Of course, these characters are only projecting human qualities onto the animals that surround them. They want to understand themselves by looking at nature, but they’re also striving for a sense of belonging. They want to understand not only how they’re connected to other people, but how they’re connected to the world.
One of the other ways you give the collection some unity is by sharing images between one story and another. The structure reminds me somewhat of a cat’s cradle, fingers connected with a web of yarn or wool. You take an image mentioned in one line in one story, and you bring it back elsewhere, in a story that is otherwise disconnected from the first — and it’s possible for a reader to leap from story to story, back and forth through the collection, by using these images as a springboard.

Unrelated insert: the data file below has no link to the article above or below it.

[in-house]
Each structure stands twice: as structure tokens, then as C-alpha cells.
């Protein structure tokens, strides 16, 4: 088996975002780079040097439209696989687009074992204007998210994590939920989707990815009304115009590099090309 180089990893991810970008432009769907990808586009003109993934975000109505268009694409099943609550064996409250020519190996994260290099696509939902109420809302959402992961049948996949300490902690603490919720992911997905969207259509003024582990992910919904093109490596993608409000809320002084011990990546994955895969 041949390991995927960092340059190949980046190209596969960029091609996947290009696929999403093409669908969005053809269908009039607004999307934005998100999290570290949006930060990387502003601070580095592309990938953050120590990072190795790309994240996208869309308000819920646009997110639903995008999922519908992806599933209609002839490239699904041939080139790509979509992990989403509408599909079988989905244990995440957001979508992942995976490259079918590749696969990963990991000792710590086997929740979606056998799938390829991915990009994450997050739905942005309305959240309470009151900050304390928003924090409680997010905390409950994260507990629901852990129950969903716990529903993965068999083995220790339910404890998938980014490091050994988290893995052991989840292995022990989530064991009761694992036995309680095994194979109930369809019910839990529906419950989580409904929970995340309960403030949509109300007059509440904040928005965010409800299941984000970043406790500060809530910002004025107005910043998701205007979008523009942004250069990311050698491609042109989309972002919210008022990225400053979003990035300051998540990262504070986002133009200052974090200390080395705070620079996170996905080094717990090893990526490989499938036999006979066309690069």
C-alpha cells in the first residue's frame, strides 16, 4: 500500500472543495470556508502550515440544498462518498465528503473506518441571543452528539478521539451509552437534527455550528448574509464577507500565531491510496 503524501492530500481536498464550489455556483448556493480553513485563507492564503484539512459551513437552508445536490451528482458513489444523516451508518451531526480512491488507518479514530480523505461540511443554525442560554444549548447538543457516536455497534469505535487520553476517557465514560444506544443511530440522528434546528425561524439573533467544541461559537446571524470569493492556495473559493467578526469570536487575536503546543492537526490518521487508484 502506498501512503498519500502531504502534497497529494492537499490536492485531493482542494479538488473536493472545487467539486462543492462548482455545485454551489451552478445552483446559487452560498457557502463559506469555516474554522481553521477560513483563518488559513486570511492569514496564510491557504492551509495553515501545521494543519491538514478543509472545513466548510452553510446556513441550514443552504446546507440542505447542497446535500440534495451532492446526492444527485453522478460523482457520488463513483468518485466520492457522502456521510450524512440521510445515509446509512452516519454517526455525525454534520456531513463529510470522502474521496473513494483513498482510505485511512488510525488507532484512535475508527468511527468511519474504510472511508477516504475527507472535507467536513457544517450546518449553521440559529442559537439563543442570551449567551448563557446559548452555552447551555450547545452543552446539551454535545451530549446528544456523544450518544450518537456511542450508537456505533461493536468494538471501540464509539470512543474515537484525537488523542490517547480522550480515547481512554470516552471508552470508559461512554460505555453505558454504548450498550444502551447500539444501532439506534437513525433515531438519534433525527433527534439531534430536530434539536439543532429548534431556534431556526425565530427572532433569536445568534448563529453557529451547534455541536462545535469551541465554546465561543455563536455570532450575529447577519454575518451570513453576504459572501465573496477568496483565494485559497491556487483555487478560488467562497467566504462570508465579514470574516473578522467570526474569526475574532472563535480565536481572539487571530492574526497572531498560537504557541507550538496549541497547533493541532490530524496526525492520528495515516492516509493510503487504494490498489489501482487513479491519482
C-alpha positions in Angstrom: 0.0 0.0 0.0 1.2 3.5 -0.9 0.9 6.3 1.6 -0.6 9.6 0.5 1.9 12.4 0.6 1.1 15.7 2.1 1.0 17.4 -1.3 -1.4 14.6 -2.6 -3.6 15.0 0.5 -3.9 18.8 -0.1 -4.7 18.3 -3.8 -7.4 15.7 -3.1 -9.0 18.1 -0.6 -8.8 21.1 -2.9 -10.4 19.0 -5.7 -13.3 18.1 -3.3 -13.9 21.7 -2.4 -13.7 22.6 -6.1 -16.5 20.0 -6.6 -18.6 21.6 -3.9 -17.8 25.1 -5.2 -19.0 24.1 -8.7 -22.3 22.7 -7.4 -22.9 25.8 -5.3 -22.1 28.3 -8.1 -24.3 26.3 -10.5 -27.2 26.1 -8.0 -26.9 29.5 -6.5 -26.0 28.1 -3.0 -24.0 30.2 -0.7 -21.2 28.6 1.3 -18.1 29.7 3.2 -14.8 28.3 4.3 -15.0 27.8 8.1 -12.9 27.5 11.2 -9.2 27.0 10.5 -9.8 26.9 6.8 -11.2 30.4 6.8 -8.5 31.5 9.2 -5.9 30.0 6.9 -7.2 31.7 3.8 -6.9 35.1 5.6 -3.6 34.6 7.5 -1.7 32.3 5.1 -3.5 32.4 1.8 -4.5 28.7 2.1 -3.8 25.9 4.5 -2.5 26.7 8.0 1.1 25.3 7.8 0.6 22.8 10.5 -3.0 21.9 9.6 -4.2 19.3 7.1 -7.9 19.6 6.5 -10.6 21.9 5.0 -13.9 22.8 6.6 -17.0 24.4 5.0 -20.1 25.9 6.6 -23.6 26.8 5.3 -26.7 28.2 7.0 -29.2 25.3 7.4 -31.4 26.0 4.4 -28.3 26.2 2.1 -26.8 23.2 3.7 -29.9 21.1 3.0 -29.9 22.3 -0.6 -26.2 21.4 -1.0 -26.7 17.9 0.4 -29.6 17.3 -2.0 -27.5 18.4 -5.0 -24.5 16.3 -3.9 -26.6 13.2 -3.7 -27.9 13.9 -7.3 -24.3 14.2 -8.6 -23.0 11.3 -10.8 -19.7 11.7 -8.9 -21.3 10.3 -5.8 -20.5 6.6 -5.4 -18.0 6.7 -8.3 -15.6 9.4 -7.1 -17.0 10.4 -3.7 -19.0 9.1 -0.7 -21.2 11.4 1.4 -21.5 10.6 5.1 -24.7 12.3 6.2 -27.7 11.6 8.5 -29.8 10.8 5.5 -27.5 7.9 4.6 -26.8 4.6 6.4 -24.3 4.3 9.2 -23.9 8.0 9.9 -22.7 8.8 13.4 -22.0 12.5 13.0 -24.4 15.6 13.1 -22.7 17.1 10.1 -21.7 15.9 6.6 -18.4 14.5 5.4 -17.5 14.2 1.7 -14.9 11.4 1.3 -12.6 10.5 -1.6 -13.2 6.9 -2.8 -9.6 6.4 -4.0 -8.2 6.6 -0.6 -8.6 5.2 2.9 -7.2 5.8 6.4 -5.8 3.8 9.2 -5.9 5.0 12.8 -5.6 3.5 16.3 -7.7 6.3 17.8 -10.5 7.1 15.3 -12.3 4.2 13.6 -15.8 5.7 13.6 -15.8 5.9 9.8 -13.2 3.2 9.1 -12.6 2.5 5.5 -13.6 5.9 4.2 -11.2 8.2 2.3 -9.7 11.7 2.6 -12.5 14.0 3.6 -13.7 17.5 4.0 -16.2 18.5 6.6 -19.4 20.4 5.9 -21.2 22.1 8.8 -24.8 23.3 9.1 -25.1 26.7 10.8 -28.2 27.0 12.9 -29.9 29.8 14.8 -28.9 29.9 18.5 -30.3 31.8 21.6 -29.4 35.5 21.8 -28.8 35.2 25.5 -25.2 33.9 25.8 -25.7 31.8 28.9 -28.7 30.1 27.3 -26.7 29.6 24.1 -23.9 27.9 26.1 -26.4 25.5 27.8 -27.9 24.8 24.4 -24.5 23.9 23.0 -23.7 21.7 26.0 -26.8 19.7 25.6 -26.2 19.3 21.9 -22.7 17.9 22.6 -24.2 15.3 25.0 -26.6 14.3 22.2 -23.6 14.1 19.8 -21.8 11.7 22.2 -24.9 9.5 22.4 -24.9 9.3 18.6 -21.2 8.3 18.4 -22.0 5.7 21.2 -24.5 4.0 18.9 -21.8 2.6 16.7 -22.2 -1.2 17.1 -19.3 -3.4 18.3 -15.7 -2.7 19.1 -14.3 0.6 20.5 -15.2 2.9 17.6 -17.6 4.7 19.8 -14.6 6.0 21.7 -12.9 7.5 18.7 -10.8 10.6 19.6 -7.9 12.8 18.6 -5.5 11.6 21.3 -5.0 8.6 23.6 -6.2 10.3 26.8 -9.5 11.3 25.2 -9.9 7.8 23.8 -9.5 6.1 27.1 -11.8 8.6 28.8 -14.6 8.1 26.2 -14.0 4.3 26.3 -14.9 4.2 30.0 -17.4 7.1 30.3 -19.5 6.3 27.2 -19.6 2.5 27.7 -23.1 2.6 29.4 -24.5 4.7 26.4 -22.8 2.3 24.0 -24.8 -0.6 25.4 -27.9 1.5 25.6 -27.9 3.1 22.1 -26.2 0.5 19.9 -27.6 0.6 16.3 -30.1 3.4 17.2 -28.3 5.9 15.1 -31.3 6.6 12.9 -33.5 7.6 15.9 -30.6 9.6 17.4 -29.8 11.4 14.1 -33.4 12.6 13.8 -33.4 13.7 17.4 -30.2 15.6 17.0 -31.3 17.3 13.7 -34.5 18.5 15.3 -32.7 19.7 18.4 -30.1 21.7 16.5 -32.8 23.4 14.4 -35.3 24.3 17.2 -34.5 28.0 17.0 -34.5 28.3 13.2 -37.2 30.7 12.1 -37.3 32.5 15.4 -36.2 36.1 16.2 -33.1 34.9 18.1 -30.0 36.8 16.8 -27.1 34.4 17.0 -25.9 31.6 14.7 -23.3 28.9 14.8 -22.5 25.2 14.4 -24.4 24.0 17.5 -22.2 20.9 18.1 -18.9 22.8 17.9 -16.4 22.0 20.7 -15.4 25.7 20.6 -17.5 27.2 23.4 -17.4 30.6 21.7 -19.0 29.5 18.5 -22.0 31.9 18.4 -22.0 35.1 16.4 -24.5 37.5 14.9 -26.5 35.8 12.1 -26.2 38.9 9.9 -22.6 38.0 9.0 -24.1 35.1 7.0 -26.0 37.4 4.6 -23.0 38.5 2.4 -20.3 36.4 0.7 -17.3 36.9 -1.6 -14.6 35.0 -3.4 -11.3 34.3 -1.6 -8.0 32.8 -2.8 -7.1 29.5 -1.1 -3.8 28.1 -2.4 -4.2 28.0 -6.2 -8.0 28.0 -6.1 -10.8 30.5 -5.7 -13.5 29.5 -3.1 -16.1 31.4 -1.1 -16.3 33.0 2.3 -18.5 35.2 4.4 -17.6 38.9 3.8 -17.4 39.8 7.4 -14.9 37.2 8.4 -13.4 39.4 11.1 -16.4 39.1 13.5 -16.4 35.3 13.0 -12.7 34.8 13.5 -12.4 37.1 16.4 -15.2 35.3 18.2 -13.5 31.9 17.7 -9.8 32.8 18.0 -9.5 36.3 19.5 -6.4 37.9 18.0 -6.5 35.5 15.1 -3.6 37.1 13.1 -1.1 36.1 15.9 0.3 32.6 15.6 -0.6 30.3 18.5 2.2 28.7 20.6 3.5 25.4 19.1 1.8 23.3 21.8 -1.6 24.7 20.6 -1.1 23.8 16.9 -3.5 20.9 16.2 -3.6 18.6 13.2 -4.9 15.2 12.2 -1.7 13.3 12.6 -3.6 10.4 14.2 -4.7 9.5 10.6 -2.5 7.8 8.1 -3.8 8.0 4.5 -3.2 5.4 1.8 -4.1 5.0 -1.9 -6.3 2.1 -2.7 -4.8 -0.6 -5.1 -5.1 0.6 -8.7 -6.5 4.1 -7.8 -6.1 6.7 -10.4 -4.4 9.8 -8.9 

So, for example, imagery of astronauts appears in ‘Astronauts’, of course, and then it recurs in ‘Swarm’ and ‘Once He Was a Man’. Imagery of the inside of a whale also appears in ‘Once He Was a Man’, and obviously in ‘Swallowed’, and then reappears in ‘A Place Without Floors’. Imagery drawn from geology animates ‘A Place Without Floors’ and ‘Closer’; the imagery of the Mariana Trench appears in ‘Closer’ and ‘Swarm’; and so on and so forth.
How much of this is due to chance, and how much is due to design?